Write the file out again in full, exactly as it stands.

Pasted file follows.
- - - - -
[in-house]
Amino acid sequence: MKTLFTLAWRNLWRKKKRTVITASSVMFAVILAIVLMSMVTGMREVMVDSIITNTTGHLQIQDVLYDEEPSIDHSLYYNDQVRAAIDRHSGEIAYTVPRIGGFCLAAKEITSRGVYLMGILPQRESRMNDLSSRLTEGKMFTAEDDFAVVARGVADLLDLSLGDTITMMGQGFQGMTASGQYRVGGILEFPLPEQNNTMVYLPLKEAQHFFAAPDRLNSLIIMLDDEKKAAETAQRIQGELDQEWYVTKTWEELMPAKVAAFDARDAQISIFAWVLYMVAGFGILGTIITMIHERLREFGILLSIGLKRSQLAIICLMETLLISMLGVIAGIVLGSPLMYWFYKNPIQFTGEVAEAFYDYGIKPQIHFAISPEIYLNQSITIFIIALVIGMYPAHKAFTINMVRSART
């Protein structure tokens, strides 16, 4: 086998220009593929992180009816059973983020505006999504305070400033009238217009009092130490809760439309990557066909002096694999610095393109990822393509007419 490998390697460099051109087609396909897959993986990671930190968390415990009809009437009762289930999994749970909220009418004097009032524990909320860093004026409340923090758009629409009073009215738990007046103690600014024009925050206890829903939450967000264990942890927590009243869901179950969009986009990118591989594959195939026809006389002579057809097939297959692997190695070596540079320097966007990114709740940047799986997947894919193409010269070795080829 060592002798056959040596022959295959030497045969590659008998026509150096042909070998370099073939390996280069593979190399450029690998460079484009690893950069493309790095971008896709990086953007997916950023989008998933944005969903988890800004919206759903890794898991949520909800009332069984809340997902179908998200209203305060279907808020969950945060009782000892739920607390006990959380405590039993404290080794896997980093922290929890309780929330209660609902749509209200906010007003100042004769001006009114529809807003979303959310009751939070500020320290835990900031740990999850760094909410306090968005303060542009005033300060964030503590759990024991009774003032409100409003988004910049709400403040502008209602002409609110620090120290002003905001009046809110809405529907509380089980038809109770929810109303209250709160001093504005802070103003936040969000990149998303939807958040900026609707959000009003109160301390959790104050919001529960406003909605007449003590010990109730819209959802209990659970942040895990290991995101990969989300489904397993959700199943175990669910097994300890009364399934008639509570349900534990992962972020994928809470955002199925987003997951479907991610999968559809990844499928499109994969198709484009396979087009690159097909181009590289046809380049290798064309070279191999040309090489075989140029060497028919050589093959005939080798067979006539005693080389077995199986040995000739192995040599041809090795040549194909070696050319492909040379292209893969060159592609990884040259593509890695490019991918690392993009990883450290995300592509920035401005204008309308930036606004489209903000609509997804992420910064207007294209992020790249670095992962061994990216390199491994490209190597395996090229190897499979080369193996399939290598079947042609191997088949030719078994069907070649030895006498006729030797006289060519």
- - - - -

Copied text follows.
[in-house]
Amino acid sequence: MKTLFTLAWRNLWRKKKRTVITASSVMFAVILAIVLMSMVTGMREVMVDSIITNTTGHLQIQDVLYDEEPSIDHSLYYNDQVRAAIDRHSGEIAYTVPRIGGFCLAAKEITSRGVYLMGILPQRESRMNDLSSRLTEGKMFTAEDDFAVVARGVADLLDLSLGDTITMMGQGFQGMTASGQYRVGGILEFPLPEQNNTMVYLPLKEAQHFFAAPDRLNSLIIMLDDEKKAAETAQRIQGELDQEWYVTKTWEELMPAKVAAFDARDAQISIFAWVLYMVAGFGILGTIITMIHERLREFGILLSIGLKRSQLAIICLMETLLISMLGVIAGIVLGSPLMYWFYKNPIQFTGEVAEAFYDYGIKPQIHFAISPEIYLNQSITIFIIALVIGMYPAHKAFTINMVRSART
């Protein structure tokens, strides 16, 4: 086998220009593929992180009816059973983020505006999504305070400033009238217009009092130490809760439309990557066909002096694999610095393109990822393509007419 490998390697460099051109087609396909897959993986990671930190968390415990009809009437009762289930999994749970909220009418004097009032524990909320860093004026409340923090758009629409009073009215738990007046103690600014024009925050206890829903939450967000264990942890927590009243869901179950969009986009990118591989594959195939026809006389002579057809097939297959692997190695070596540079320097966007990114709740940047799986997947894919193409010269070795080829 060592002798056959040596022959295959030497045969590659008998026509150096042909070998370099073939390996280069593979190399450029690998460079484009690893950069493309790095971008896709990086953007997916950023989008998933944005969903988890800004919206759903890794898991949520909800009332069984809340997902179908998200209203305060279907808020969950945060009782000892739920607390006990959380405590039993404290080794896997980093922290929890309780929330209660609902749509209200906010007003100042004769001006009114529809807003979303959310009751939070500020320290835990900031740990999850760094909410306090968005303060542009005033300060964030503590759990024991009774003032409100409003988004910049709400403040502008209602002409609110620090120290002003905001009046809110809405529907509380089980038809109770929810109303209250709160001093504005802070103003936040969000990149998303939807958040900026609707959000009003109160301390959790104050919001529960406003909605007449003590010990109730819209959802209990659970942040895990290991995101990969989300489904397993959700199943175990669910097994300890009364399934008639509570349900534990992962972020994928809470955002199925987003997951479907991610999968559809990844499928499109994969198709484009396979087009690159097909181009590289046809380049290798064309070279191999040309090489075989140029060497028919050589093959005939080798067979006539005693080389077995199986040995000739192995040599041809090795040549194909070696050319492909040379292209893969060159592609990884040259593509890695490019991918690392993009990883450290995300592509920035401005204008309308930036606004489209903000609509997804992420910064207007294209992020790249670095992962061994990216390199491994490209190597395996090229190897499979080369193996399939290598079947042609191997088949030719078994069907070649030895006498006729030797006289060519």